What is the importance of Chapter 14 in Harper Lee's To Kill a Mockingbird?

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sciftw | High School Teacher | (Level 1) Educator Emeritus

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Chapter 14 is a coming of age chapter for both Jem and Scout.  More so for Jem than Scout.  Jem is becoming older, more mature, and more socially conscious.  That is why he feels the need to lecture Scout on how to not act like a child.  Of course Scout doesn't react super well to that, because she IS a child still.  

Chapter 14 is also the chapter in which Dill returns to Maycomb.  He has run away from his home.  This indicates further to the reader at how good a father Atticus is and how good he is at keeping a household.  It also shows that Aunt Alexandra, while a nag, acts out of love.  Dill likes all of that.  

Jem does go tell Atticus that Dill is there and hiding, and Scout feels like it is a betrayal. It isn't. It's Jem taking another step into adulthood by doing what is right and not what he feels like doing.  

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kipling2448 | (Level 3) Educator Emeritus

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As Chapter 14 of Harper Lee's novel To Kill a Mockingbird begins, Atticus Finch is under considerable pressure from two sides. Aunt Alexandra is pushing hard for a change in how he raises his children, especially Scout, the young narrator of the story and a girl prone to what was then considered "boyish" behavior. On the other side, some of Maycomb County's less-enlightened residents are increasingly vocal in their condemnation of Atticus for agreeing to defend an African American man, Tom Robinson, against the charge of raping a white woman--an extremely emotional issue in the American South in the period depicted in the novel. Alexandra has been arguing for a more appropriate method of raising Scout, one more suitable to her feminine gender. Atticus is resisting, but the reader gets the impression that he is also tiring. In Chapter 14, Lee has Scout and Jem continue their emotional journey towards eventual adulthood.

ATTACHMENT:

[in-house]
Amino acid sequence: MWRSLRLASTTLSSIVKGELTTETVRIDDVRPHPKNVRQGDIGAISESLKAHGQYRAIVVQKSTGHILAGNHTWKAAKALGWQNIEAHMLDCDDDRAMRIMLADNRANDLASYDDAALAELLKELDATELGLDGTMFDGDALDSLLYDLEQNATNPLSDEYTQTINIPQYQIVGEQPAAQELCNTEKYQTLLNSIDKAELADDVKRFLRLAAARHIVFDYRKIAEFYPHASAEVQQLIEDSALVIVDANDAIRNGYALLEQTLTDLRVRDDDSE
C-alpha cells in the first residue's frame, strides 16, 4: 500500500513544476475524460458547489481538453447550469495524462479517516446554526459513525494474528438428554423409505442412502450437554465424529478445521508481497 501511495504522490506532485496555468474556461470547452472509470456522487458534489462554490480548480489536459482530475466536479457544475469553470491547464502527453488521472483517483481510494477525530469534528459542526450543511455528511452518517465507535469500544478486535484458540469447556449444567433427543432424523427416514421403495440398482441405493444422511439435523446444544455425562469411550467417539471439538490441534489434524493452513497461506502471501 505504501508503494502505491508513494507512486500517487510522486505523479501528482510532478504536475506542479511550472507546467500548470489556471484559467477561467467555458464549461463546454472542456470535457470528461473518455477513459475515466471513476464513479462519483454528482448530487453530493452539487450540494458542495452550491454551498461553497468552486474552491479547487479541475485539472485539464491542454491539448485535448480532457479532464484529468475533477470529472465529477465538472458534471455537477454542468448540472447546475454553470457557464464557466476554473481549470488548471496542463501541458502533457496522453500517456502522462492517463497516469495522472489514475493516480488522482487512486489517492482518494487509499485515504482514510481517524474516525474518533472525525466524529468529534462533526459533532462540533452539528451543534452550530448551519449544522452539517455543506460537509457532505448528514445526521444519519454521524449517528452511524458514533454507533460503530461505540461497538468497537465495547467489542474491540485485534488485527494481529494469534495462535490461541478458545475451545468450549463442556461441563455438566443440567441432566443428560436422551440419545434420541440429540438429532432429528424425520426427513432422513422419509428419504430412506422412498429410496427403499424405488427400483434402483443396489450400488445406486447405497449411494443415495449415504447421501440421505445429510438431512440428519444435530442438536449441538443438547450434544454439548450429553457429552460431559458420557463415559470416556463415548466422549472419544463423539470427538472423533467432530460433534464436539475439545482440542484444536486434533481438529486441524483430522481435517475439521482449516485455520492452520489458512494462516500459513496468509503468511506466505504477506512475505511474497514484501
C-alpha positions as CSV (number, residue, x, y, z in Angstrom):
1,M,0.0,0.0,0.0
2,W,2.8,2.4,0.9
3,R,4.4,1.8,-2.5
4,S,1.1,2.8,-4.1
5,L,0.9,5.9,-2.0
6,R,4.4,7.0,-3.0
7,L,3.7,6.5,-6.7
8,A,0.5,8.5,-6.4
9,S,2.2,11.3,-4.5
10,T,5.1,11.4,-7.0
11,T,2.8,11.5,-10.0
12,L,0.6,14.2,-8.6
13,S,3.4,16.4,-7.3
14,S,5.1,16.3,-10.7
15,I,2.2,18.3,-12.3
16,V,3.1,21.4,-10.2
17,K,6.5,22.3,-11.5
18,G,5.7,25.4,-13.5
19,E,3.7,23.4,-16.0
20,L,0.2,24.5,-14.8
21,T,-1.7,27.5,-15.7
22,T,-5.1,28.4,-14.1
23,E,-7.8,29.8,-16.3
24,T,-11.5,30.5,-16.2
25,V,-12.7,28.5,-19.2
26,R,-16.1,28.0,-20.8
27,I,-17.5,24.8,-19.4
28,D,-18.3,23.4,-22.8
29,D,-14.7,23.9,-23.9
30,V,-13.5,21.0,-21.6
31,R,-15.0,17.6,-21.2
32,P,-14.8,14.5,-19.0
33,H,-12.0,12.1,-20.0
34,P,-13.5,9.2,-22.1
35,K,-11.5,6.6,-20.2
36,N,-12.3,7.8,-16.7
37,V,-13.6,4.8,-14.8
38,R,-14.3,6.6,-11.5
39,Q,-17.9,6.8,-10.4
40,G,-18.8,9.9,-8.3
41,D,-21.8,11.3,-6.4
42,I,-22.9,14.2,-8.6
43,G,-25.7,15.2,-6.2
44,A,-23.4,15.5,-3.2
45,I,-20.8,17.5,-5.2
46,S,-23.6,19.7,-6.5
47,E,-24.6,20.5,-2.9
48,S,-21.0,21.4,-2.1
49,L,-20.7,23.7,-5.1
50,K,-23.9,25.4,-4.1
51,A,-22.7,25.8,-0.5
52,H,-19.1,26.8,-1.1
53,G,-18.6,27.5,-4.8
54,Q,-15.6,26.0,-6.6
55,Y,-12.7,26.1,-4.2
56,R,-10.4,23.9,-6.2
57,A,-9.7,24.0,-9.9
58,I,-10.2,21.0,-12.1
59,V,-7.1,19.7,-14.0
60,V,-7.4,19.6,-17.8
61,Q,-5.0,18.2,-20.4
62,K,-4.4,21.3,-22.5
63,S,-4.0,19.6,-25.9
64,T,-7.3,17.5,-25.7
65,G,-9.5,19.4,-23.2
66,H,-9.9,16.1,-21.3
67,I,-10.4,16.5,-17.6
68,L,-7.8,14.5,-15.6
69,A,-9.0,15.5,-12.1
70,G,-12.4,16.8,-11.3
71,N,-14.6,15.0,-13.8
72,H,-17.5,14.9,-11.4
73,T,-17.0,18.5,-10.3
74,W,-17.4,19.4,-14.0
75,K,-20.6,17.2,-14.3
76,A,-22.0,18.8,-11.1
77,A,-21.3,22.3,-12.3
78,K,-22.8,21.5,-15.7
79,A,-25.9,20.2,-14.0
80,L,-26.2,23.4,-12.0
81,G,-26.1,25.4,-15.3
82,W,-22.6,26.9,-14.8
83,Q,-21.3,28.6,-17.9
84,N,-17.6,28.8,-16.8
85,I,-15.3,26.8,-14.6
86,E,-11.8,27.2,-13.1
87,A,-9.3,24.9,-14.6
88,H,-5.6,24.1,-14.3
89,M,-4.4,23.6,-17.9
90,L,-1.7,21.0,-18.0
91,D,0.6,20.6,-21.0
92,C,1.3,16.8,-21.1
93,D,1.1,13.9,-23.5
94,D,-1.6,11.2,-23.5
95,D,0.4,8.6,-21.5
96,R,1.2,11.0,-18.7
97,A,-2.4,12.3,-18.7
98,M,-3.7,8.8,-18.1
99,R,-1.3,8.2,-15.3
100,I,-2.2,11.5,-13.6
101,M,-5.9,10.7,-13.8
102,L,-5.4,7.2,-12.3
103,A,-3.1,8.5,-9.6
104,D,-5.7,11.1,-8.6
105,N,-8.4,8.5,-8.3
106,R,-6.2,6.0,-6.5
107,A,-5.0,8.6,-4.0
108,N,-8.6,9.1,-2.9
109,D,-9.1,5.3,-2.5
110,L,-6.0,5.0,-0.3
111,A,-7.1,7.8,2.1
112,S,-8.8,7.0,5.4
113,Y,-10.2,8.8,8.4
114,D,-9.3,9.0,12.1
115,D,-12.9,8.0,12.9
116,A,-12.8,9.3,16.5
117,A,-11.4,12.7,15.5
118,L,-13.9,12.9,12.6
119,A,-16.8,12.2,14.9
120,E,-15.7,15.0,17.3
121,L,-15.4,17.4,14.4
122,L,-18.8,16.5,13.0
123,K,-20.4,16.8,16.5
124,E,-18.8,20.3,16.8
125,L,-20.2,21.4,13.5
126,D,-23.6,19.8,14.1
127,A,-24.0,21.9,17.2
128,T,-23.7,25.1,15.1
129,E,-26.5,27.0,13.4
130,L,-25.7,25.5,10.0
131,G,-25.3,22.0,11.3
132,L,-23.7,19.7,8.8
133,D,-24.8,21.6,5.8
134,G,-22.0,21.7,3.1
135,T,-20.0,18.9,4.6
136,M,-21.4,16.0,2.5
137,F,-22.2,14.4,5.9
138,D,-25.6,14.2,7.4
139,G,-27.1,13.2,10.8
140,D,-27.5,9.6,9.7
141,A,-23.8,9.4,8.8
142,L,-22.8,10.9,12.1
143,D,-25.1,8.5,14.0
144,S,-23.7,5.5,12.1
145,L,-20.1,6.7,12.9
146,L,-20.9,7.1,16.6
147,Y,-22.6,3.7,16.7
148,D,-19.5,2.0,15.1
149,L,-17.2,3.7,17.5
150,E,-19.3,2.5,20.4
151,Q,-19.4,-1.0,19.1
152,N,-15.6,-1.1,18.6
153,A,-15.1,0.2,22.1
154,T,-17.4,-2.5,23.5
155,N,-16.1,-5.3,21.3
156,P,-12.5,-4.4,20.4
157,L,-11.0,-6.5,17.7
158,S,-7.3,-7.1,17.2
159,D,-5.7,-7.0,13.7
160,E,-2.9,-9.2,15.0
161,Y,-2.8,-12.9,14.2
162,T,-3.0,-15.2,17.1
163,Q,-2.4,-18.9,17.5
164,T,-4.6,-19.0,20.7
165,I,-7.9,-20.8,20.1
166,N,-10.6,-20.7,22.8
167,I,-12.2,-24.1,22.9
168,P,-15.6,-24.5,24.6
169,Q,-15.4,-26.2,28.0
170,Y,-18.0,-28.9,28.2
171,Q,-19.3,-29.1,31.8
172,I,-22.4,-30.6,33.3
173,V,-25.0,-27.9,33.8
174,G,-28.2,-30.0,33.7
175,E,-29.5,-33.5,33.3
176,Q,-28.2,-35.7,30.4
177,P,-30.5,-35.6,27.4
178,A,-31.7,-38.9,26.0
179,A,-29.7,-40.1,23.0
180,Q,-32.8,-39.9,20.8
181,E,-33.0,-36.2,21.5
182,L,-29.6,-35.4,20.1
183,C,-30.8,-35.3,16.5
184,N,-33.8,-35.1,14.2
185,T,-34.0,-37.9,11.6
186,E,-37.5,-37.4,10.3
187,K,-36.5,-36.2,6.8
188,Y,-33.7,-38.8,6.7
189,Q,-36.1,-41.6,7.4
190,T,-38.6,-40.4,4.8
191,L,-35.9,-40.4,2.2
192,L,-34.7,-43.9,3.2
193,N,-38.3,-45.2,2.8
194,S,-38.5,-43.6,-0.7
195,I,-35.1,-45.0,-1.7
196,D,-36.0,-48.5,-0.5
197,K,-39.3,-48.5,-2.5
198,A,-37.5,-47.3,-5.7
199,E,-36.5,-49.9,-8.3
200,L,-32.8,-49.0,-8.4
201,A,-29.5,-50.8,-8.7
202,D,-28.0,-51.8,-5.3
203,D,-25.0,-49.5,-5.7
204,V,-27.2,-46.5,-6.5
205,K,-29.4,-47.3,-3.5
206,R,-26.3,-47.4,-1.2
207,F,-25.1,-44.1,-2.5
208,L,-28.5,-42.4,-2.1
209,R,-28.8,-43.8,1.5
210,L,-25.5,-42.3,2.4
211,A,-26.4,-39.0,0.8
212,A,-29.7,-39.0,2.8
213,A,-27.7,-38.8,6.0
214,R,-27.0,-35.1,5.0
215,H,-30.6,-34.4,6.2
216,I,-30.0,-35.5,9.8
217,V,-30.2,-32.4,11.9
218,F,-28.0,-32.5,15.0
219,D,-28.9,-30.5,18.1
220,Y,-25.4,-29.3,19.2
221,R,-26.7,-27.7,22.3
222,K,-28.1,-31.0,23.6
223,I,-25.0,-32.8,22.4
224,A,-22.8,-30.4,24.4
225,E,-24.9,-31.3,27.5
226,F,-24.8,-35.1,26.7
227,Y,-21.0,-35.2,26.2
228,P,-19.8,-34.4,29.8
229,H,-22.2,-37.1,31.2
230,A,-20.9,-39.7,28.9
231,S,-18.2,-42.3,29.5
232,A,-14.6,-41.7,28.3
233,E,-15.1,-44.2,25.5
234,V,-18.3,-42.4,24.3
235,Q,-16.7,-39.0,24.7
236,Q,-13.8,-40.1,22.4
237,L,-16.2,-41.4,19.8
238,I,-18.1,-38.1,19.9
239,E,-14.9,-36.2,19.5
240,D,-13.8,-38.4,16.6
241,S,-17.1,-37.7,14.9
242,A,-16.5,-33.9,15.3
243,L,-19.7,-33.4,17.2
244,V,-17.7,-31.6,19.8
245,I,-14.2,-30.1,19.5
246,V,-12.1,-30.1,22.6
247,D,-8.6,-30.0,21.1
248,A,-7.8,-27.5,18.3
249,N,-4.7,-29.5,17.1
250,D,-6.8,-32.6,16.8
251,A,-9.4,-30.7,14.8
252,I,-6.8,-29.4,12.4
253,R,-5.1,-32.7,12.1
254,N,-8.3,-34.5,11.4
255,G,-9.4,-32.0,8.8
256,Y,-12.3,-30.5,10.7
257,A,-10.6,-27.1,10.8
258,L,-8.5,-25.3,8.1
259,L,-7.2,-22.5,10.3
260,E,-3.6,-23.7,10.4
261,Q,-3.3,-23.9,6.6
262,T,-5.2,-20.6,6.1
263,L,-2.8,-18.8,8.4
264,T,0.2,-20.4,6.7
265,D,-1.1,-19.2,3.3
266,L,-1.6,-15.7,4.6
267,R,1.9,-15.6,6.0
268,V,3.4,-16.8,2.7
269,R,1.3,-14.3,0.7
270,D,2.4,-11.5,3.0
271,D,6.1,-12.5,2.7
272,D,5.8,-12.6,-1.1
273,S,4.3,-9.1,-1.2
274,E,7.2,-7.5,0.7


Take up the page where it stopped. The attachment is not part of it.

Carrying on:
A key element of Chapter 14 in To Kill a Mockingbird involves the nature of the crime of which Tom Robinson has been accused: rape. In response to Scout's innocent questions regarding the definition of that particular crime, Atticus can only muster a very legalistic definition: "He sighed, and said that rape was carnal knowledge of a female by force and without consent." It is clear to Atticus that his children are maturing and that the time has come to discuss the "facts of life." While this issue is being addressed, however, Lee includes in this chapter a climactic confrontation between Scout and Aunt Alexandra, the former tired of the latter's intrusions into her life, the latter determined to influence the direction in which Scout is heading. The result is a heated confrontation between Atticus and Alexandra regarding Atticus's parenting skills. So heated does the situation become that Scout even becomes intensely angry with Jem, who is trying to calm her down, his greater period of time on the planet lending him more wisdom than his still-young and emotionally immature sister.

Chapter 14 also illuminates the sadness of Dill's home situation and contrasts it with the relative stability of that of Jem and Scout. Dill has run away from home and made his way to the Finch home. Jem and Scout discover that Dill is hiding under Scout's bed. When questioned, Dill provides a disturbing but clearly misleading story involving "having been bound in chains and left to die in the basement." Conjuring up tales of an abusive stepfather, Dill proceeds to describe an exceedingly bizarre journey to the Finch home. Once Atticus enters the situation, the point of this part of Chapter 14 becomes clear. Dill's story is, of course, entirely fabricated. What he observes in the Finch home, however, is a tight-knit family, each member interacting with the others and clearly emotionally involved in each other's lives. As Dill explains his decision to run away from home, he says of his mother and stepfather, "they just wasn't interested in me."

Chapter 14 is an important chapter in To Kill a Mockingbird because of its emphasis on the emotional maturation of the Finch children and because it provides an opportunity for Scout in particular to learn to better appreciate what she has.

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